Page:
It's a holiday week. But when the New York Times published another op-ed by Dr. H. Gilbert Welch of the Dartmouth Institute on yet another, misleading two-author analysis of breast cancer screening by him and one other scientist, I thought it worth noting some concerns.
The issue is that educated, middle-aged women are being nudged, and frightened, and even charmed into not going for mammography. Nudged, by papers like the current Journal of the American Medical Association JAMA paper, which acknowledges controversy about statistics and then goes on to report a low range for how many lives are saved by screening. Frightened, by headlines that highlight the risks of overdiagnosis, a statistical concept. If a woman finds out she has an early-stage breast tumor, she and her doctor can decide how much therapy she should have based on the molecular subtype of her tumor, stage and other factors. And charmed, yes -- by the false notion that breast cancer is often nothing to worry about, that in many cases it can be let alone. That it might just disappear.
For now, let's examine the JAMA paper's hype about harms from false positives. The authors state that among 1,000 U.S. women age 50 years who are screened annually for a decade, "490 to 670 will have 1 false alarm." But as detailed in Table 2, it turns out the range for women who undergo false-positive biopsies is far lower: between approximately 50 and 100 per thousand women, depending on the age group and study from which the authors draw the data. What this means, according to the numbers they've culled, is that fewer than 1 in 10 women would undergo a breast biopsy, and not have cancer, per decade of screening.
Welch and his colleague emphasize the frequency and anxiety produced by false alarms. They cite studies documenting that "anxiety may persist for at least 3 years and produce psychological morbidity..." But I firmly believe that if women and primary care physicians were sufficiently aware of the data supporting that in most cases breast cancer can be removed and metastatic disease avoided, years later, by early detection, many would choose and advise screening. Most adult women can cope with the emotional distress of not knowing the results of a medical test for a few days or even weeks, as compared to the consequences of not finding an early-stage tumor that advances to Stage 4 disease.
Years ago, mammography was widely considered an act of empowerment, a way for women to take control of their bodies, and to avoid the disfiguring and sadly lethal effects of late-stage breast cancer, besides the potential need for treatment until the end of life. Now, screening is more accurate and involves less radiation than ever before. Women might be demanding universal access to better, state-of-the-art facilities, rather than shying away from the test.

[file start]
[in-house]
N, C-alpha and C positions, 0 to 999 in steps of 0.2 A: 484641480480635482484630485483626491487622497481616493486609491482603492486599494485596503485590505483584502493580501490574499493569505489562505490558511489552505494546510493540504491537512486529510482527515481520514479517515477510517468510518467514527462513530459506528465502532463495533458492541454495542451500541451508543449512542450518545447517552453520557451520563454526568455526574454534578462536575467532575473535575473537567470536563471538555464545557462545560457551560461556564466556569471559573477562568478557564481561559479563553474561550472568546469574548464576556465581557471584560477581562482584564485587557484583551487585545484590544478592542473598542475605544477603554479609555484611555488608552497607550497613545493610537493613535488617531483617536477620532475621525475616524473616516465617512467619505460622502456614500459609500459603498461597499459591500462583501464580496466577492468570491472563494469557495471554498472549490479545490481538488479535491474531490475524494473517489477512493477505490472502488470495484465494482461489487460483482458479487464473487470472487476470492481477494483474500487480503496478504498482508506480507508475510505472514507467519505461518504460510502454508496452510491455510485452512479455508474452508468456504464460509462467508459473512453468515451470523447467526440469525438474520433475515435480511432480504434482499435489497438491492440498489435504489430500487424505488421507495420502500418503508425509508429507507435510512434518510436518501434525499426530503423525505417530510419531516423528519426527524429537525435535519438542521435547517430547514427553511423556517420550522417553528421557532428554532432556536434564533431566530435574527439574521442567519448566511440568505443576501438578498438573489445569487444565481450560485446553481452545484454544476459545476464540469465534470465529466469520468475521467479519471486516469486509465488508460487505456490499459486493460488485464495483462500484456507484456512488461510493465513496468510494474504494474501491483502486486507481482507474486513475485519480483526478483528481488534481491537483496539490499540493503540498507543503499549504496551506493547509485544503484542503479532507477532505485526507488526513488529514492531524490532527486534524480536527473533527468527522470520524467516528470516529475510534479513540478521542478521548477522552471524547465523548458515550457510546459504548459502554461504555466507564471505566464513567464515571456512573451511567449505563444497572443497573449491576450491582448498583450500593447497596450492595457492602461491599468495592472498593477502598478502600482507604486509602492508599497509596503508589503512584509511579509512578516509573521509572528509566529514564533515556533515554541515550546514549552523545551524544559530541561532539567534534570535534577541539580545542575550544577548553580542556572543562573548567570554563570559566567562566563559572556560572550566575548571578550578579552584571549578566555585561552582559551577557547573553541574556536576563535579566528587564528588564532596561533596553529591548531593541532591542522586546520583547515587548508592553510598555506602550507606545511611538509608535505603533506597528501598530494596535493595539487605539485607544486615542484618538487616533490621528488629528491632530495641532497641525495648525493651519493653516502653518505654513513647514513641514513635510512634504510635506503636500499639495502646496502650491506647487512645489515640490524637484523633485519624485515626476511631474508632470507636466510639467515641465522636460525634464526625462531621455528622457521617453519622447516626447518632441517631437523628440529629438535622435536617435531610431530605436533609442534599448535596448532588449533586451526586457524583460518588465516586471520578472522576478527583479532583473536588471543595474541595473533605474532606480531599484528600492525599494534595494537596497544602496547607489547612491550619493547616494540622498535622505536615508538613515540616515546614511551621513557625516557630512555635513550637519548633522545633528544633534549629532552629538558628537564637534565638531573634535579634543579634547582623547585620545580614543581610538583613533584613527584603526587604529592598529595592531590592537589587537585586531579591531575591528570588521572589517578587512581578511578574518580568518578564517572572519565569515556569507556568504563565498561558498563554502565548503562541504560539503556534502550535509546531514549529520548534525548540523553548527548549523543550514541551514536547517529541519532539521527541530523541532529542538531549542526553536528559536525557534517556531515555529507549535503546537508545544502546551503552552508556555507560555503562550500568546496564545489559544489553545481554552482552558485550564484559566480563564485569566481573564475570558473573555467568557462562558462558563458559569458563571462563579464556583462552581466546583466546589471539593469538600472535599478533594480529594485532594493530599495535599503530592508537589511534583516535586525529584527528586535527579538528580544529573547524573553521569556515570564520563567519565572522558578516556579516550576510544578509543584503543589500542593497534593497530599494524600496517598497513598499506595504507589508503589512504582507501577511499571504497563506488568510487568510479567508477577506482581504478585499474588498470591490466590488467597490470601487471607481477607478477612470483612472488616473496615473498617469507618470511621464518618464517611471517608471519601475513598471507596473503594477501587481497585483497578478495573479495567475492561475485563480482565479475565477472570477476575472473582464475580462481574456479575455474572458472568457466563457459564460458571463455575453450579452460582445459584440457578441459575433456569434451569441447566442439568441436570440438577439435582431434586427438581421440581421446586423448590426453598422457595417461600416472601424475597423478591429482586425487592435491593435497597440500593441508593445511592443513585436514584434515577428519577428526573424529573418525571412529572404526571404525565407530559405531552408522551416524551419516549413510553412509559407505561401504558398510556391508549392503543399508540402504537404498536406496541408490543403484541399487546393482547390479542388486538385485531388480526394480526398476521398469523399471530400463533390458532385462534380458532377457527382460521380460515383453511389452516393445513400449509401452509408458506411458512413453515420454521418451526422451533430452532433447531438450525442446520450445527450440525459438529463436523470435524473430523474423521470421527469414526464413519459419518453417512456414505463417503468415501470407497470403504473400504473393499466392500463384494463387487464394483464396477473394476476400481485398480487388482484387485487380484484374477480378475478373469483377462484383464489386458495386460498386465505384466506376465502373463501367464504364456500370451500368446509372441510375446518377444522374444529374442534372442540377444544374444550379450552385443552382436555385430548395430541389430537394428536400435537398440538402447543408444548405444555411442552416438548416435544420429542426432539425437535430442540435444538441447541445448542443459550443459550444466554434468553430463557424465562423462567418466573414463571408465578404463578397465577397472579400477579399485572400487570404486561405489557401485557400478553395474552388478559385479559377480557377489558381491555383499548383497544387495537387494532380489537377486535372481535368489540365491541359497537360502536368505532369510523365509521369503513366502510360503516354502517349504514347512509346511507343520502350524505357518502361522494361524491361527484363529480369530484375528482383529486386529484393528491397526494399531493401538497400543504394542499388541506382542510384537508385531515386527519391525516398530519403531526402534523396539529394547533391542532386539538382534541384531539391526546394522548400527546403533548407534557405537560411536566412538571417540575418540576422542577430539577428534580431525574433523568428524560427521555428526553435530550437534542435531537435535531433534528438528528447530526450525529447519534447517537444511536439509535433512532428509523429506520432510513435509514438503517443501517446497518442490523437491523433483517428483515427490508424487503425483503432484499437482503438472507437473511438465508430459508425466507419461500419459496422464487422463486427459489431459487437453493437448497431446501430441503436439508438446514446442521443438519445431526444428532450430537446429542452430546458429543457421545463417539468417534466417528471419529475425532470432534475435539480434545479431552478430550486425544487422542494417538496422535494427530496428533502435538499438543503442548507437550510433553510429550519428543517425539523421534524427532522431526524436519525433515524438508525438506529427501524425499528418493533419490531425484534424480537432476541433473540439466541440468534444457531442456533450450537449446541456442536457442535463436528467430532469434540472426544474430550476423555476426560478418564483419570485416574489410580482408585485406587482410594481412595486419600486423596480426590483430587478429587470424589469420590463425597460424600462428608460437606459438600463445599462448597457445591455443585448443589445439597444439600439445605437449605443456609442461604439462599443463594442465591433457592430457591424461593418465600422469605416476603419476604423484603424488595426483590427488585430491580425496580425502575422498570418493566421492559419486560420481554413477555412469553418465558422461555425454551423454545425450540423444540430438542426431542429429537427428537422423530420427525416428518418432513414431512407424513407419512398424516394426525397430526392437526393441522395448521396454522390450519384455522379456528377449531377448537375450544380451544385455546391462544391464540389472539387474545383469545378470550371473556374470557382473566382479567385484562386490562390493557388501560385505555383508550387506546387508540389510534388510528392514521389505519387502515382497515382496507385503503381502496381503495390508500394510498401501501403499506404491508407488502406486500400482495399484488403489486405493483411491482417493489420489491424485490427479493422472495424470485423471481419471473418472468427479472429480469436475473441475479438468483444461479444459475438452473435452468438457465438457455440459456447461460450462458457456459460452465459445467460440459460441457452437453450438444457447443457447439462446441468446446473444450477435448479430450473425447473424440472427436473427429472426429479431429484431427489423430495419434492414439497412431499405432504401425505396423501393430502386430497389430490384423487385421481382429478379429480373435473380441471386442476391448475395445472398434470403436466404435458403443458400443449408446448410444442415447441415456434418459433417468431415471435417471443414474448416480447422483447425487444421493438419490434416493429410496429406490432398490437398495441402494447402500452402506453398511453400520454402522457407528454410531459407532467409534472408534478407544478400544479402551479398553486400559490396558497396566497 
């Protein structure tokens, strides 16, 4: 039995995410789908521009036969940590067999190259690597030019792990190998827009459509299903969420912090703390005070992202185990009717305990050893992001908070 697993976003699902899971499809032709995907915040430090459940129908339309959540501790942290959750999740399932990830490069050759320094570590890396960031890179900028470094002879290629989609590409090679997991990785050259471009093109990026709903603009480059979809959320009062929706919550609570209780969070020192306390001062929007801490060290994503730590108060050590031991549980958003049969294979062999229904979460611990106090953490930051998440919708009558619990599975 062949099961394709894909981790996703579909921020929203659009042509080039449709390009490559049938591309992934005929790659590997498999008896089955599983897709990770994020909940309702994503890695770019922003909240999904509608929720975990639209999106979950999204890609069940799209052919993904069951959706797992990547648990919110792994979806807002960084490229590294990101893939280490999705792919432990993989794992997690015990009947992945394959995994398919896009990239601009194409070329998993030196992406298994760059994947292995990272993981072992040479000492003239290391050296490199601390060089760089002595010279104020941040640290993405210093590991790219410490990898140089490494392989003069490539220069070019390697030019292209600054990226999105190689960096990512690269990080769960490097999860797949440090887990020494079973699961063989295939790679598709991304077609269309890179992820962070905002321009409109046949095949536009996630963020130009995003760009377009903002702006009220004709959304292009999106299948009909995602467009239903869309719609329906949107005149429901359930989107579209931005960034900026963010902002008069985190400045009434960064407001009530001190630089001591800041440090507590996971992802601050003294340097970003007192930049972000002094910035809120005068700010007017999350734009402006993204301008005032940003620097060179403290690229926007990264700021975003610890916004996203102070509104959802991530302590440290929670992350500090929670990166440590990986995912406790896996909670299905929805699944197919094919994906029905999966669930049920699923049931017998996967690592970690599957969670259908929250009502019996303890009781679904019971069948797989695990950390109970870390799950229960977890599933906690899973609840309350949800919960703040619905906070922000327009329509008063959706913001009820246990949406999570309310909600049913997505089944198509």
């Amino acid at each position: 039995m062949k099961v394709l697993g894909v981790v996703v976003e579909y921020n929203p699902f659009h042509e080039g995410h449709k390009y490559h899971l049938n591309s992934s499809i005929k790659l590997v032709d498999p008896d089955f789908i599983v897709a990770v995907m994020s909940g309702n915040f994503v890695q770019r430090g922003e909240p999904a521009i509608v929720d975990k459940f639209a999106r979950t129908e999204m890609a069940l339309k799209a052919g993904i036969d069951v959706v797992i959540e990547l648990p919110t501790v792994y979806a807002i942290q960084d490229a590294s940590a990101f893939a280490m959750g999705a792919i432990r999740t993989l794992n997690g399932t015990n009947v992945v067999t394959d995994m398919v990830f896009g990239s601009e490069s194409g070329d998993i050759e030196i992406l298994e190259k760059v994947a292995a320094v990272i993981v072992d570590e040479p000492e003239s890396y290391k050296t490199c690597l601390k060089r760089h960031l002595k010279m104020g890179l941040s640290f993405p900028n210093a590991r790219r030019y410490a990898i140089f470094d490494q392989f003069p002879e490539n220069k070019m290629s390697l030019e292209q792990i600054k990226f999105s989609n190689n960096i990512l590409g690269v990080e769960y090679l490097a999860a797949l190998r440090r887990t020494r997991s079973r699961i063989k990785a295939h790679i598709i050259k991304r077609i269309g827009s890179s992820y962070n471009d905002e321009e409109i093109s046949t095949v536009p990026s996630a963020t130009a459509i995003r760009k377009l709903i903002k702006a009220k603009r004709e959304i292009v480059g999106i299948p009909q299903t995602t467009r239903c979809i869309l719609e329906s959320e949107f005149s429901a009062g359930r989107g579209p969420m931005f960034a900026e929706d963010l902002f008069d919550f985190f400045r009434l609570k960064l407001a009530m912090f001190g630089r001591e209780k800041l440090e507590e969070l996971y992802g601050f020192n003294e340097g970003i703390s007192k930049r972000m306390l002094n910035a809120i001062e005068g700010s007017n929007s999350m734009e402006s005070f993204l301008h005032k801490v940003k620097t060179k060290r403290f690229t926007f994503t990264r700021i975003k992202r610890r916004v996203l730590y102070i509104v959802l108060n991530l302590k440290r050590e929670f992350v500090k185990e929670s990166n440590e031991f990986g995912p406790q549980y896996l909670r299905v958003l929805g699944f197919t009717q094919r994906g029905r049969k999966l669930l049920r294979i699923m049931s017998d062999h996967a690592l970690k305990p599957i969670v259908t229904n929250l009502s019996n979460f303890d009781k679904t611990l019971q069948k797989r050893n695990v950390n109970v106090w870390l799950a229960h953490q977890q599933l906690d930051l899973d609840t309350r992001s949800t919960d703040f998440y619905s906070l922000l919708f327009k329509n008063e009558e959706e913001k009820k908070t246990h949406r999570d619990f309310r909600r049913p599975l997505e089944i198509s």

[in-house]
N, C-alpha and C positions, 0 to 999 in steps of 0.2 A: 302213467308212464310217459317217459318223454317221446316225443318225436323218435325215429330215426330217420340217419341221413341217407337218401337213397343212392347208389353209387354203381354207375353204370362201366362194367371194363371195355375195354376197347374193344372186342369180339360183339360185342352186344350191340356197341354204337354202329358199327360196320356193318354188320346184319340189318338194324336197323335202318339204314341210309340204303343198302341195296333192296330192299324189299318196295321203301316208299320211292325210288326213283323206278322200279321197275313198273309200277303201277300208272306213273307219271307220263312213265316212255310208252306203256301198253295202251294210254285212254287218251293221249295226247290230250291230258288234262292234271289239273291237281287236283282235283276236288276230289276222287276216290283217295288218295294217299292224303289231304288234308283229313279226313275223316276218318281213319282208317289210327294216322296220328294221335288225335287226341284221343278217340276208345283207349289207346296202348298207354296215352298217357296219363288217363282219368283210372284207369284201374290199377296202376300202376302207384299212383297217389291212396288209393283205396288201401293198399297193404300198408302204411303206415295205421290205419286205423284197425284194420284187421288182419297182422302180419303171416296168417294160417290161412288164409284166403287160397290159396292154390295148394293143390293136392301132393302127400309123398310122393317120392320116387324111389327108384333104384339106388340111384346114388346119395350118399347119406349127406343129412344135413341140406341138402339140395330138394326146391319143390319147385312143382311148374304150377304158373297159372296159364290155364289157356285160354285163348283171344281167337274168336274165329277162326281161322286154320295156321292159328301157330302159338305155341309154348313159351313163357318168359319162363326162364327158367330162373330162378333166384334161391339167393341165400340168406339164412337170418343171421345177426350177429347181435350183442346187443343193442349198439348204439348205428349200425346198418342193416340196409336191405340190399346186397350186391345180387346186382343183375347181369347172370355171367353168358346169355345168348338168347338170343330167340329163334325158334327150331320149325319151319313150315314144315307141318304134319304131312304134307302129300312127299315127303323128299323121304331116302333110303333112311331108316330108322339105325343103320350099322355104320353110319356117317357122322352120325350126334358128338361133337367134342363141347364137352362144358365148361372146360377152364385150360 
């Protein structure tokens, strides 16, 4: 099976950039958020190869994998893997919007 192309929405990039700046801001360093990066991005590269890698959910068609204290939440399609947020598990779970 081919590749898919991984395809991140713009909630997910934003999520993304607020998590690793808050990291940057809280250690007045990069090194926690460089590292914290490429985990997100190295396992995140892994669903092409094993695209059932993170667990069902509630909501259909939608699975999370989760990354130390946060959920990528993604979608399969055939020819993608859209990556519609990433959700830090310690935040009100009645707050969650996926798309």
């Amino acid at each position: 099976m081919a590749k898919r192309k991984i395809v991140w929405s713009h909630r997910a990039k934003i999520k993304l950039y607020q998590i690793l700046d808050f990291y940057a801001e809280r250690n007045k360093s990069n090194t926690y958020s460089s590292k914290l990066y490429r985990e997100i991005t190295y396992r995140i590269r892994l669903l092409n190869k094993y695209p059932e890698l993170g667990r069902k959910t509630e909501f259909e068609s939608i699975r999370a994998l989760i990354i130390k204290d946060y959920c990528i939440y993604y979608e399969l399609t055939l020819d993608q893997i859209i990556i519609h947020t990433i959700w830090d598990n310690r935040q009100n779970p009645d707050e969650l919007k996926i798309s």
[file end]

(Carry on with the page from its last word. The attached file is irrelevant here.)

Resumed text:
Dr. Welch and I agree on at least one point, that women should have access to information so they might make reasoned decisions. Near the end of his latest op-ed, which, incidentally, was published during the media embargo of the work, Welch suggests that the way to reduce uncertainty about breast cancer screening is to carry out randomized clinical trials. But I don't think it makes sense to initiate large randomized trials of mammography in the United States at this time.
It takes 15 - 20 years of follow-up in a trial to demonstrate that screening and early detection reduce breast cancer deaths. Long, randomized trials of mammography would be costly, and besides that they might prove worthless. It would be better to spend those hypothetical research dollars in finding how to prevent breast cancer. If in 20 years breast cancer is less common, as we all hope will be the case, screening of the population won't be needed. And if that doesn't happen, by 2034 the technology will have improved, or we might have a valid alternative to mammography for screening, and so the studies would be, again, out of date.
In 2014, we might instead invest in resources to improve the quality of all screening facilities, and assure universal access to those. That way, women who choose to have the procedure can be confident it's performed using modern equipment, by well-trained doctors and technicians. The machines should provide images using the lowest level of radiation exposure possible. The results should all be evaluated, carefully, by breast imaging radiology sub-specialists. Those improvements would reduce the risks of the procedure, lower the false positive rate, and make women less afraid to be screened.